Maryann Tomovich Jacobsen, MS, RD July 9, 2010 at 9:40 am

Thanks goodfountain. I appreciate it! Let me know how things go with your little ones.


Jeanne @JollyTomato July 9, 2010 at 3:17 pm

Hi Maryann:
This is a great article and contains some really helpful information. I only wish I had read it sooner…say, maybe, six years ago. : ) I included it in my “food news round-up” stories from the week at http://bit.ly/apkkUr


Maryann Tomovich Jacobsen, MS, RD July 9, 2010 at 4:33 pm

Thanks Jeanne. I appreciate it!


Vanderbilt Wife July 10, 2010 at 1:35 pm

Thanks! Great tips. I am a firm believer in the “same meal” rule–at least for dinner. I’ve fed our daughter what we eat for dinner since about 10 months. If she doesn’t eat it, she doesn’t eat. I know it seems harsh but she’s usually not starving for dinner and I want her to try new things. She does … eventually!

Still no luck on vegetables and she’s not a dipper. I just keep trying…


Maryann Tomovich Jacobsen, MS, RD July 11, 2010 at 8:54 pm

Thanks Vanderbilt Wife! My daughter is also slow with the veggies although she loves carrots. All kids set their own pace.


Christina @ Spoonfed July 13, 2010 at 9:22 pm

Great tips, Maryann. I particularly like the emphasis on teaching kids to *enjoy* healthy food and not just *eat* it. I think that’s where a lot of people miss the mark. They hide the veggies or bribe their kids just to get something healthy in them. But they don’t actively involve kids in getting to know their food. (That, as you know, is my whole blog focus! And I appreciate that you mentioned it.)

You also hit on a huge pet peeve of mine: telling kids they don’t/won’t like something. I see parents do this all the time, and it drives me nuts.

Spoonfed: Raising kids to think about the food they eat


Maryann Tomovich Jacobsen, MS, RD July 14, 2010 at 7:29 am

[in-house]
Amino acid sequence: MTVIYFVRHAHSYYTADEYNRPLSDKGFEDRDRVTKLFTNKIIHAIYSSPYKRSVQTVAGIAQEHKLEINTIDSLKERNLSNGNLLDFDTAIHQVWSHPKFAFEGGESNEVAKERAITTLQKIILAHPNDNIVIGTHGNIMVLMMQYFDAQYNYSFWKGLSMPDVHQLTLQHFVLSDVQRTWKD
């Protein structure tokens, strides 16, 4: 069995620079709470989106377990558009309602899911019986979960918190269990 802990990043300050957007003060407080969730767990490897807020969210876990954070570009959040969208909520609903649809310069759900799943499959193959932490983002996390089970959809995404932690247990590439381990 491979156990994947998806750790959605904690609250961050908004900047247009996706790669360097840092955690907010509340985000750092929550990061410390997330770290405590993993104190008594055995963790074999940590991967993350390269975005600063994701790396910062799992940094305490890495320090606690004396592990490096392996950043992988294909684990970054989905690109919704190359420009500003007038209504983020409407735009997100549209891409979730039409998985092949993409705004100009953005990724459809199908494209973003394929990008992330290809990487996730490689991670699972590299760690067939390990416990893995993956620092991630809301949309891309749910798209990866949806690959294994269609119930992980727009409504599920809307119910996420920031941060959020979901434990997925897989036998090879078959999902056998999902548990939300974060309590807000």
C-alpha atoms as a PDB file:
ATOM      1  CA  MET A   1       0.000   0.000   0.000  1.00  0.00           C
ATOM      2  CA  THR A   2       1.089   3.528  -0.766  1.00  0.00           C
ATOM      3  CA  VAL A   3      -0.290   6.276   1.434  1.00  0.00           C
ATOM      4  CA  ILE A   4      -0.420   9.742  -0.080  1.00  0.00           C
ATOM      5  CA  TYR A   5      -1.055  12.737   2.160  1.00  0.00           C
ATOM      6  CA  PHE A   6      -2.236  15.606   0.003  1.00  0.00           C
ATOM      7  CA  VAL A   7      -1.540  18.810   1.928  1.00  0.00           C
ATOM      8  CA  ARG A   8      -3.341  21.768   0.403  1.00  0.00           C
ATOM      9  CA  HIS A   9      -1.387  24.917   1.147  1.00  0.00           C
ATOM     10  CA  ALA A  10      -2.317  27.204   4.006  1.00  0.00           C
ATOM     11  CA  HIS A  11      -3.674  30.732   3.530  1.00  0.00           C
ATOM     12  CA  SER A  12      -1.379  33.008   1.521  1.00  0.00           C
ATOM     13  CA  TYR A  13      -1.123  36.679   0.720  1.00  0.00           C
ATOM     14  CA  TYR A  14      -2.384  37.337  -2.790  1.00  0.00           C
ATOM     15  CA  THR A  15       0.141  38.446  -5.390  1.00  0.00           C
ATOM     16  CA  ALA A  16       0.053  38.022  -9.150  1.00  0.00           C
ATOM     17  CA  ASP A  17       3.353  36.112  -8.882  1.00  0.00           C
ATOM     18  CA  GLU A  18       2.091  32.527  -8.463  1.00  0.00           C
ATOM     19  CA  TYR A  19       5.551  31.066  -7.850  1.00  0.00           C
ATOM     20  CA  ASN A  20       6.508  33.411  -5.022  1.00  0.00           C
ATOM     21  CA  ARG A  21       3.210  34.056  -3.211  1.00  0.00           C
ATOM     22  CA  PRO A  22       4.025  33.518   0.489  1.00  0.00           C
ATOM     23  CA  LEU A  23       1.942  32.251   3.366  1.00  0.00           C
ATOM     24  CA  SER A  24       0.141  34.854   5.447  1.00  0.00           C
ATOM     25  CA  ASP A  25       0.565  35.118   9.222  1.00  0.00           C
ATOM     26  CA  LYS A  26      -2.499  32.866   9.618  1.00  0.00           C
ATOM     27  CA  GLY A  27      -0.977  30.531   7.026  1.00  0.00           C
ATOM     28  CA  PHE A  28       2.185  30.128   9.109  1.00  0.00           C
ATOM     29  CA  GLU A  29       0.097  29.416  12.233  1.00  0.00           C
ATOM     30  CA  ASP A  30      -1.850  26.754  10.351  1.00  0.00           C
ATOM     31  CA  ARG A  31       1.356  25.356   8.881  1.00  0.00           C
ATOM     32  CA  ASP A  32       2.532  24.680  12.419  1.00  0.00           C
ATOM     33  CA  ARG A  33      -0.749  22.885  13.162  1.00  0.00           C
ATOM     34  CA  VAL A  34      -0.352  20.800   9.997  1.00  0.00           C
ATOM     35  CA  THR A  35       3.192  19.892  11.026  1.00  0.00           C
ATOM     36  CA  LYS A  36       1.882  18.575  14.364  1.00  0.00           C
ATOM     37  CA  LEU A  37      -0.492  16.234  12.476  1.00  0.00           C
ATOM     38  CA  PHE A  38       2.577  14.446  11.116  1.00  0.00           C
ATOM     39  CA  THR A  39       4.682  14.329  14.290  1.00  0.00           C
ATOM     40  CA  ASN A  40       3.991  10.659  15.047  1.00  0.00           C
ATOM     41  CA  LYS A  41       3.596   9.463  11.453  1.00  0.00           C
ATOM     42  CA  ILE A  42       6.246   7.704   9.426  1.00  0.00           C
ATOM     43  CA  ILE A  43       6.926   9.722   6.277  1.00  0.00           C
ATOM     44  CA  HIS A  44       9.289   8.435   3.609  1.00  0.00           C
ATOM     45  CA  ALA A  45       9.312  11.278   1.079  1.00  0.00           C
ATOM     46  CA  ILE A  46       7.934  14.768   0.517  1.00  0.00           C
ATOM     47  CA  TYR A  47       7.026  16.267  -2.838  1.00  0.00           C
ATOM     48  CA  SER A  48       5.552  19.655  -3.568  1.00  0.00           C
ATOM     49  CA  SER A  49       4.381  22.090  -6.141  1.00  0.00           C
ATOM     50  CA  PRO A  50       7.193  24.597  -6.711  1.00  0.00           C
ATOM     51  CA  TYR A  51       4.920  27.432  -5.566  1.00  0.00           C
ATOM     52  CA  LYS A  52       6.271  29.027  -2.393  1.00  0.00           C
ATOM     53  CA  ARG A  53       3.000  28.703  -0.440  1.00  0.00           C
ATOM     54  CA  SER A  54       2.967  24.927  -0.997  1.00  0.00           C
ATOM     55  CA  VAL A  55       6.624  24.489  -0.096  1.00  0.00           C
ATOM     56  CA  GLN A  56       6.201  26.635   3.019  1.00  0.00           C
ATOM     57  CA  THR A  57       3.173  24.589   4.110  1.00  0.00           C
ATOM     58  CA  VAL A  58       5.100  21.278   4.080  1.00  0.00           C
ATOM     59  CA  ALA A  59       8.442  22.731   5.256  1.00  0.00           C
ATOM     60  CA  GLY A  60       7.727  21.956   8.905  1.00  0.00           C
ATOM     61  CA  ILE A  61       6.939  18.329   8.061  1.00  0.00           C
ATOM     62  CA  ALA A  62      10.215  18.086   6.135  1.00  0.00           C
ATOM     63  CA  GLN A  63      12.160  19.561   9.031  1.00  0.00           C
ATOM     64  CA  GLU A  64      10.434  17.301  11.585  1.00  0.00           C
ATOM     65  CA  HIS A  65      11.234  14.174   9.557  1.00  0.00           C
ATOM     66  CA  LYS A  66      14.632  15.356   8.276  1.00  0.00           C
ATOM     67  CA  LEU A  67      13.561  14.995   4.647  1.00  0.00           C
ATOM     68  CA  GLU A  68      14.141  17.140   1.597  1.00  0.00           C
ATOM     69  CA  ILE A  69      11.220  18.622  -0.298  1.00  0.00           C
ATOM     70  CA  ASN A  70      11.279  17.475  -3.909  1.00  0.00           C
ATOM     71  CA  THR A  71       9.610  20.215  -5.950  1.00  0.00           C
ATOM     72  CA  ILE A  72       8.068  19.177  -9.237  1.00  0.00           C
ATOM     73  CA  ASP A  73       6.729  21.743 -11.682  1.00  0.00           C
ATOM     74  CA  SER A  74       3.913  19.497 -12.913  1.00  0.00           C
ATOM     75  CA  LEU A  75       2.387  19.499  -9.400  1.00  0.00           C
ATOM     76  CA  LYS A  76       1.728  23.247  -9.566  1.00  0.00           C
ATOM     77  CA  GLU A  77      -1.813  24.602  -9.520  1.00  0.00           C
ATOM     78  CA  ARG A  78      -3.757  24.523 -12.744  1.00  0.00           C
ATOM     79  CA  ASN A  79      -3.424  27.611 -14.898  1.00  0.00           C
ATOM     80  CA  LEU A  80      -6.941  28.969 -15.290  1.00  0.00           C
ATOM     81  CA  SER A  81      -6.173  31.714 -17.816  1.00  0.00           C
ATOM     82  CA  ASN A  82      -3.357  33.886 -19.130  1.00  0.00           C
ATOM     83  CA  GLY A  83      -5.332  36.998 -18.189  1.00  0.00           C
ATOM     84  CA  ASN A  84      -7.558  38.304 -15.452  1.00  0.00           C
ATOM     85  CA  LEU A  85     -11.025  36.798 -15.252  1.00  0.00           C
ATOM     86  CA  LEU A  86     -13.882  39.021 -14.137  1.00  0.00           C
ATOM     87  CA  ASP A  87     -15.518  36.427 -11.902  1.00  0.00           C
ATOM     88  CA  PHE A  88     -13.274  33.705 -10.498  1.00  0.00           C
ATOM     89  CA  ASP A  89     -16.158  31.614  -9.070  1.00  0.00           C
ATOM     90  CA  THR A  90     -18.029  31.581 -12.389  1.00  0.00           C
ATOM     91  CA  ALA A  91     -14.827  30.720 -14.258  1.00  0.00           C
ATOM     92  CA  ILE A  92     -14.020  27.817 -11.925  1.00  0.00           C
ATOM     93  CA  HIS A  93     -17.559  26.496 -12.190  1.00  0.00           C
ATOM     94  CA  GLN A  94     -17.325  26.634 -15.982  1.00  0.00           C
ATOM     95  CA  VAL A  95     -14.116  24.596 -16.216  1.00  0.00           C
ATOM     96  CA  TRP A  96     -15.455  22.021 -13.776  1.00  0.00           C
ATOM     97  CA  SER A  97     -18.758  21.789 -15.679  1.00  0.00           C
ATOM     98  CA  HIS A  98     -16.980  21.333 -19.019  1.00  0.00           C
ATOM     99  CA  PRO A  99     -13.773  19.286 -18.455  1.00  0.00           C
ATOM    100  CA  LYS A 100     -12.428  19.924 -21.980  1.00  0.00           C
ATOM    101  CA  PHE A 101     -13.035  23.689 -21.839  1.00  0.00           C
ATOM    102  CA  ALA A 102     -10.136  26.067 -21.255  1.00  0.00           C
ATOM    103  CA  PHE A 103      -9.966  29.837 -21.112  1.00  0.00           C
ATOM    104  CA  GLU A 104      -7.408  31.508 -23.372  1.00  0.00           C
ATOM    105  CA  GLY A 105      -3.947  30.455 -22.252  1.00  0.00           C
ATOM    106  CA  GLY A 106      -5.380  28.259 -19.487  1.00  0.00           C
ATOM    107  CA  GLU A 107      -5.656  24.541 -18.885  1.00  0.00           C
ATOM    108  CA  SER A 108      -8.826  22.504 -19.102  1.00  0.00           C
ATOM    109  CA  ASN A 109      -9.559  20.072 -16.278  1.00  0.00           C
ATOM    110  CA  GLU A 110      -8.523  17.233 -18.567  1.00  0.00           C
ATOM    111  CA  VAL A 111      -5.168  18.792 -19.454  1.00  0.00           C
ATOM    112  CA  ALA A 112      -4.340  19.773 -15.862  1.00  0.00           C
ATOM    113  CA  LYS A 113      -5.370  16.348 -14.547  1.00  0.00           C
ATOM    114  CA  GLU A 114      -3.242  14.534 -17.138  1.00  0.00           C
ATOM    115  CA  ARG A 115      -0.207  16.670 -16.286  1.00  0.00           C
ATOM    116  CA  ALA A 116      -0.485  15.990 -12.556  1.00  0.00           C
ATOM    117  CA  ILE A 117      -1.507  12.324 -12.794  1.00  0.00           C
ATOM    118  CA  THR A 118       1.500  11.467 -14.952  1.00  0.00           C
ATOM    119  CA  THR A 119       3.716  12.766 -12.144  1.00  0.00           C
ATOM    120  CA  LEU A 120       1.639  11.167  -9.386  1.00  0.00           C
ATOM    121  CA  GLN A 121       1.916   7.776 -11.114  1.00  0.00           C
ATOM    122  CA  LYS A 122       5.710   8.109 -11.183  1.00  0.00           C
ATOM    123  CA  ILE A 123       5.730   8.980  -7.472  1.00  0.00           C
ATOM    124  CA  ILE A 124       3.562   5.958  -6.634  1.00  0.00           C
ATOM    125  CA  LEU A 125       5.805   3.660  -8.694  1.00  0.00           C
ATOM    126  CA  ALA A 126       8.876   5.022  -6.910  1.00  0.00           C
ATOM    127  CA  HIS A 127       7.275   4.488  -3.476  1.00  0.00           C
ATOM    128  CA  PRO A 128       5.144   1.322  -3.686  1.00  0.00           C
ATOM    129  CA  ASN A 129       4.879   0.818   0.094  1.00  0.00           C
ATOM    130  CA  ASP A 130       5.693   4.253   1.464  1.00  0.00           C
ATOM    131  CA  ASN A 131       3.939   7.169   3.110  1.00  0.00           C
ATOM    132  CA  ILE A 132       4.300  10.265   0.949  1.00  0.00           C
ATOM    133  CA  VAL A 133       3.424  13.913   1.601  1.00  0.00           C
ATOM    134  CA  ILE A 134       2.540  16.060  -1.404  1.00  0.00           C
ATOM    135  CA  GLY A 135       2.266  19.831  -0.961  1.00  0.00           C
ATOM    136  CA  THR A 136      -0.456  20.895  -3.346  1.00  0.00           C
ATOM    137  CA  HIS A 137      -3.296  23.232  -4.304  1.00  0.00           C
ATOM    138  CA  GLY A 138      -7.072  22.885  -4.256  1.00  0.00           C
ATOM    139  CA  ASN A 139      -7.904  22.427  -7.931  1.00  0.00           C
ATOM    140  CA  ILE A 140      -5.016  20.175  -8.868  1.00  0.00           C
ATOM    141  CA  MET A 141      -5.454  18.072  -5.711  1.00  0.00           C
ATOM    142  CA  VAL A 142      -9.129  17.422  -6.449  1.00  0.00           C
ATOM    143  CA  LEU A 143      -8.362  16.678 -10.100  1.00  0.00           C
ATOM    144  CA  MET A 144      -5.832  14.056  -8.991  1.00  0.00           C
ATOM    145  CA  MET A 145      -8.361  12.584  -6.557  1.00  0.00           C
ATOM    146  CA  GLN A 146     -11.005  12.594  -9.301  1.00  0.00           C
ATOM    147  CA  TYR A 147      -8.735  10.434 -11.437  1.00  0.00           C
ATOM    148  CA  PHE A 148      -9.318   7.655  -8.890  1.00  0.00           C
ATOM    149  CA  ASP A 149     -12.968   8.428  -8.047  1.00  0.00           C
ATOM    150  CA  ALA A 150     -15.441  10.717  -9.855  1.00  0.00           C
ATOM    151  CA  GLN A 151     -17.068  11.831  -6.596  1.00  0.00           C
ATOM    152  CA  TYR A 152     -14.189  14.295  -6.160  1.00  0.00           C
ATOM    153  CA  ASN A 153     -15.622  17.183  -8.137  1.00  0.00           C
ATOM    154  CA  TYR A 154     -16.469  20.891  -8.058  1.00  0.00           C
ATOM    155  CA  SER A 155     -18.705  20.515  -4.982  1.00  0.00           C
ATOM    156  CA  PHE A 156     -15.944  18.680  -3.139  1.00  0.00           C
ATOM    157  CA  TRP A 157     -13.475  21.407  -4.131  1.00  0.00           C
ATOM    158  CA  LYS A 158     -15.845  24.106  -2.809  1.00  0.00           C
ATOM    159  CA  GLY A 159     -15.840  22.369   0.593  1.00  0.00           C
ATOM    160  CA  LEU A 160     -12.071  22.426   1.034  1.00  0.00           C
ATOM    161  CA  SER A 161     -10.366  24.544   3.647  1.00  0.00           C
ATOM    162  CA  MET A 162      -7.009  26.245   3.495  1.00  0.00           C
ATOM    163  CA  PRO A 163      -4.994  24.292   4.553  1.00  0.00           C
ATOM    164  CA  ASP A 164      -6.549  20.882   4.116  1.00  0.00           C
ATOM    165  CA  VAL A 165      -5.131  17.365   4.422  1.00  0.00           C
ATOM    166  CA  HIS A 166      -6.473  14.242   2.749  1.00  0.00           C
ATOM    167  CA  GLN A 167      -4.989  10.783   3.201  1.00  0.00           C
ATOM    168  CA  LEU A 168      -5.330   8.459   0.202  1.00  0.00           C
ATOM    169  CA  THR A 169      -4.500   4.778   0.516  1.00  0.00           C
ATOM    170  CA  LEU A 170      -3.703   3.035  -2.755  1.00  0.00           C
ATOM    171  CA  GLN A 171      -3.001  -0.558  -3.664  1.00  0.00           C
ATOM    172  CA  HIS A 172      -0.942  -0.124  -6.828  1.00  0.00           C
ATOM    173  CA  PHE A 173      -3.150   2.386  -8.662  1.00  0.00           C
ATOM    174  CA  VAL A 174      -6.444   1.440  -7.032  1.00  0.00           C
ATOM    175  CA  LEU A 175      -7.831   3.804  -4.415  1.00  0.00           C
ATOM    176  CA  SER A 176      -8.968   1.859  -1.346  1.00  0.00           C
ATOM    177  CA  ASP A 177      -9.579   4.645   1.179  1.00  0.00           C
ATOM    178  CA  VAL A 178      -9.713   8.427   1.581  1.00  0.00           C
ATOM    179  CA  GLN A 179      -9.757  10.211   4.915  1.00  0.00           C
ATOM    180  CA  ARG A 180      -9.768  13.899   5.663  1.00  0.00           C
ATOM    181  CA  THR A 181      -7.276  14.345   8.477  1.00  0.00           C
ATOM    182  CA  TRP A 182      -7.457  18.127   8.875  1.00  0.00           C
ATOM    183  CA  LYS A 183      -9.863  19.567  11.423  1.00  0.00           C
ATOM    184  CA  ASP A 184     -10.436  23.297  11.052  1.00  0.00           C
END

Thanks Christina! Emphasizing food enjoyment is so important. We’ll be talking more about that in our next post.


The Healthy Apple July 24, 2010 at 1:10 pm

Great tips; thank you so much for sharing Christina…these are wonderful tips for my clients as I am going to refer them all to this wonderful post. Thank you, again; enjoy your weekend!


Patricia Hammond August 16, 2010 at 3:52 pm

OK. I need advice, encouragement. I understand all the directions to picky child eaters. I have a problem I didn’t see addressed and it’s important. I have a picky eater, she’s 11. She eats chicken, peas, broccoli, raw carrots and apples (only because I insist, it’s the only fruit she’ll, sort of, eat). I know all the tricks but because she also has a texture issue to food. Doesn’t really like any other meat. I try to HIDE things, like our pasta is ONLY Barilla Plus with flax, Omega’s and fiber and protein. But, a BIG BUT, she has focusing problems and I feel she isn’t getting all the BRAIN food she needs. She takes vitamins. She doesn’t eat much at sitting. She’s in the 10 percentile of her peers in weight. She has taken add/adhd meds but I can’t give them anymore to help the focus. It makes her NOT want to eat and it’s a amphetamine. I can’t hid berries is milkshakes because of the texture. She doesn’t like the cute ideas these great moms suggest, banana’s and peanut butter, etc. I want to just MAKE what we are having with a familiar item but how can I do that when she is so thin. I know it’s a guilt issue. Will she REALLY begin to eat what I make? Really? When she was 5 she must have choked on a chip or something because for a week she wouldn’t eat ANYTHING. The first 3 days NOTHING, the 4th day she began to eat only soft things. But she never gained her previous weight. Does anyone feel my pain? She is struggling in 6th grade, especially math. So, with focusing battles, picky eating and math troubles, should I really add ONE more major issue to her life? I need help here. And I need encouragement. I feel whipped on this. Thanks. I was reading an article about foods for picky eaters and focusing they were suggesting Tuna, salmon sandwiches, beans…OMG, please! Picky eaters don’t eat that stuff. Unrealistic.


Patricia Hammond August 16, 2010 at 3:58 pm